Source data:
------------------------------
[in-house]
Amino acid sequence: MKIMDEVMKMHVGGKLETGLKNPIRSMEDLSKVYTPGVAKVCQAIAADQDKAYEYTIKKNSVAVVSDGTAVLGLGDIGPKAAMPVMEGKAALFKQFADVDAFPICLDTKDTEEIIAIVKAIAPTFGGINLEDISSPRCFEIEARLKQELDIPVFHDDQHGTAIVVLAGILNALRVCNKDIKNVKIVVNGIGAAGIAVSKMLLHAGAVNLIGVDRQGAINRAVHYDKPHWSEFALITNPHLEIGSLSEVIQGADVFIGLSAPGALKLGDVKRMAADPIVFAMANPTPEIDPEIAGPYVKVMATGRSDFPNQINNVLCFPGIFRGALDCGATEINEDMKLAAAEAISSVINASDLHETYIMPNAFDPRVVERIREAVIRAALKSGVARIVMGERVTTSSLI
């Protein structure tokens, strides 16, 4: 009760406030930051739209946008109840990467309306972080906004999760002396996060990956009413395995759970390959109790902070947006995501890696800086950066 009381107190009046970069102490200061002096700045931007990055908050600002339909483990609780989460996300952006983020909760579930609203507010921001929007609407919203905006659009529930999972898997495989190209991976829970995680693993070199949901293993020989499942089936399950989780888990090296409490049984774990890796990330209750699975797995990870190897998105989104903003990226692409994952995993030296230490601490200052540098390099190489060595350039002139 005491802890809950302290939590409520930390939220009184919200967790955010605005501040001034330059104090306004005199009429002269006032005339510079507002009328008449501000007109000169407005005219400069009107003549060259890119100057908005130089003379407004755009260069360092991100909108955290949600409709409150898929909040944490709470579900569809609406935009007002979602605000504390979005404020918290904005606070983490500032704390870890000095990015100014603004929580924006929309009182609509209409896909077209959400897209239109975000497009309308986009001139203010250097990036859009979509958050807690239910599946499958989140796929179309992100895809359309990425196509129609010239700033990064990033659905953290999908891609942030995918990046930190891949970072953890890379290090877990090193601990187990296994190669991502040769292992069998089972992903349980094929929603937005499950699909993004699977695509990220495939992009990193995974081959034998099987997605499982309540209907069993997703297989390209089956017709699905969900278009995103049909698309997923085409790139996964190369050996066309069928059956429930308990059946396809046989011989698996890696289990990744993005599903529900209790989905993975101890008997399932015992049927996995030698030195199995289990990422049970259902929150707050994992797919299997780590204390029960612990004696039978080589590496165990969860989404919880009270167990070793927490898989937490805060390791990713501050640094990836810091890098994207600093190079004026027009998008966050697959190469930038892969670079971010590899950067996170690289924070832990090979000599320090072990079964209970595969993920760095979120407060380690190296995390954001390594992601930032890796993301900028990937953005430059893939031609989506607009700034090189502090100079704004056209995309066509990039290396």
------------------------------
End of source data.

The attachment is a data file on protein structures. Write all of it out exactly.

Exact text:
[in-house]
Amino acid sequence: MKIMDEVMKMHVGGKLETGLKNPIRSMEDLSKVYTPGVAKVCQAIAADQDKAYEYTIKKNSVAVVSDGTAVLGLGDIGPKAAMPVMEGKAALFKQFADVDAFPICLDTKDTEEIIAIVKAIAPTFGGINLEDISSPRCFEIEARLKQELDIPVFHDDQHGTAIVVLAGILNALRVCNKDIKNVKIVVNGIGAAGIAVSKMLLHAGAVNLIGVDRQGAINRAVHYDKPHWSEFALITNPHLEIGSLSEVIQGADVFIGLSAPGALKLGDVKRMAADPIVFAMANPTPEIDPEIAGPYVKVMATGRSDFPNQINNVLCFPGIFRGALDCGATEINEDMKLAAAEAISSVINASDLHETYIMPNAFDPRVVERIREAVIRAALKSGVARIVMGERVTTSSLI
């Protein structure tokens, strides 16, 4: 009760406030930051739209946008109840990467309306972080906004999760002396996060990956009413395995759970390959109790902070947006995501890696800086950066 009381107190009046970069102490200061002096700045931007990055908050600002339909483990609780989460996300952006983020909760579930609203507010921001929007609407919203905006659009529930999972898997495989190209991976829970995680693993070199949901293993020989499942089936399950989780888990090296409490049984774990890796990330209750699975797995990870190897998105989104903003990226692409994952995993030296230490601490200052540098390099190489060595350039002139 005491802890809950302290939590409520930390939220009184919200967790955010605005501040001034330059104090306004005199009429002269006032005339510079507002009328008449501000007109000169407005005219400069009107003549060259890119100057908005130089003379407004755009260069360092991100909108955290949600409709409150898929909040944490709470579900569809609406935009007002979602605000504390979005404020918290904005606070983490500032704390870890000095990015100014603004929580924006929309009182609509209409896909077209959400897209239109975000497009309308986009001139203010250097990036859009979509958050807690239910599946499958989140796929179309992100895809359309990425196509129609010239700033990064990033659905953290999908891609942030995918990046930190891949970072953890890379290090877990090193601990187990296994190669991502040769292992069998089972992903349980094929929603937005499950699909993004699977695509990220495939992009990193995974081959034998099987997605499982309540209907069993997703297989390209089956017709699905969900278009995103049909698309997923085409790139996964190369050996066309069928059956429930308990059946396809046989011989698996890696289990990744993005599903529900209790989905993975101890008997399932015992049927996995030698030195199995289990990422049970259902929150707050994992797919299997780590204390029960612990004696039978080589590496165990969860989404919880009270167990070793927490898989937490805060390791990713501050640094990836810091890098994207600093190079004026027009998008966050697959190469930038892969670079971010590899950067996170690289924070832990090979000599320090072990079964209970595969993920760095979120407060380690190296995390954001390594992601930032890796993301900028990937953005430059893939031609989506607009700034090189502090100079704004056209995309066509990039290396």